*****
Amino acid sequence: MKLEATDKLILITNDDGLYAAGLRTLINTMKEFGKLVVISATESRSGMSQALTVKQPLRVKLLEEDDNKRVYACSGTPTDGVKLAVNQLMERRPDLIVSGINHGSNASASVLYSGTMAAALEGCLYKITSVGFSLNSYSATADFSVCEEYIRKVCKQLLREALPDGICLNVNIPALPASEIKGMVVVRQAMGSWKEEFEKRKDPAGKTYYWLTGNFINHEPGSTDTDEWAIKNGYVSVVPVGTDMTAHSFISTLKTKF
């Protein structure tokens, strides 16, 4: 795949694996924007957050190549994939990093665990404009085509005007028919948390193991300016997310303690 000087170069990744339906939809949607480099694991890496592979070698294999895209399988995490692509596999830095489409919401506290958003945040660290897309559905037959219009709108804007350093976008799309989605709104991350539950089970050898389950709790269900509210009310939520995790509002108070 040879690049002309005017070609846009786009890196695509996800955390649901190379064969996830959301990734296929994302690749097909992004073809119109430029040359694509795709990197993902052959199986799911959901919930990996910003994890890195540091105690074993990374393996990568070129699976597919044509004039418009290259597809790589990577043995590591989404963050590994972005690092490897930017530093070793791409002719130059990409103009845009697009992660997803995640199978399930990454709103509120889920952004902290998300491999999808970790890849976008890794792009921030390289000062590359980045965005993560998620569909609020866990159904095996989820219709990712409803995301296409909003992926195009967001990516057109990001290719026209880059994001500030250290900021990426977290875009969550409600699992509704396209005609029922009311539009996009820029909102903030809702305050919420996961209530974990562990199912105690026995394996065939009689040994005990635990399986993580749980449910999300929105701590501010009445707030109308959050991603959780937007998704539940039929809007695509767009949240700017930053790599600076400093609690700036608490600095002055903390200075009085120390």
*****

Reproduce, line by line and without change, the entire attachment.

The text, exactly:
Amino acid sequence: MKLEATDKLILITNDDGLYAAGLRTLINTMKEFGKLVVISATESRSGMSQALTVKQPLRVKLLEEDDNKRVYACSGTPTDGVKLAVNQLMERRPDLIVSGINHGSNASASVLYSGTMAAALEGCLYKITSVGFSLNSYSATADFSVCEEYIRKVCKQLLREALPDGICLNVNIPALPASEIKGMVVVRQAMGSWKEEFEKRKDPAGKTYYWLTGNFINHEPGSTDTDEWAIKNGYVSVVPVGTDMTAHSFISTLKTKF
């Protein structure tokens, strides 16, 4: 795949694996924007957050190549994939990093665990404009085509005007028919948390193991300016997310303690 000087170069990744339906939809949607480099694991890496592979070698294999895209399988995490692509596999830095489409919401506290958003945040660290897309559905037959219009709108804007350093976008799309989605709104991350539950089970050898389950709790269900509210009310939520995790509002108070 040879690049002309005017070609846009786009890196695509996800955390649901190379064969996830959301990734296929994302690749097909992004073809119109430029040359694509795709990197993902052959199986799911959901919930990996910003994890890195540091105690074993990374393996990568070129699976597919044509004039418009290259597809790589990577043995590591989404963050590994972005690092490897930017530093070793791409002719130059990409103009845009697009992660997803995640199978399930990454709103509120889920952004902290998300491999999808970790890849976008890794792009921030390289000062590359980045965005993560998620569909609020866990159904095996989820219709990712409803995301296409909003992926195009967001990516057109990001290719026209880059994001500030250290900021990426977290875009969550409600699992509704396209005609029922009311539009996009820029909102903030809702305050919420996961209530974990562990199912105690026995394996065939009689040994005990635990399986993580749980449910999300929105701590501010009445707030109308959050991603959780937007998704539940039929809007695509767009949240700017930053790599600076400093609690700036608490600095002055903390200075009085120390």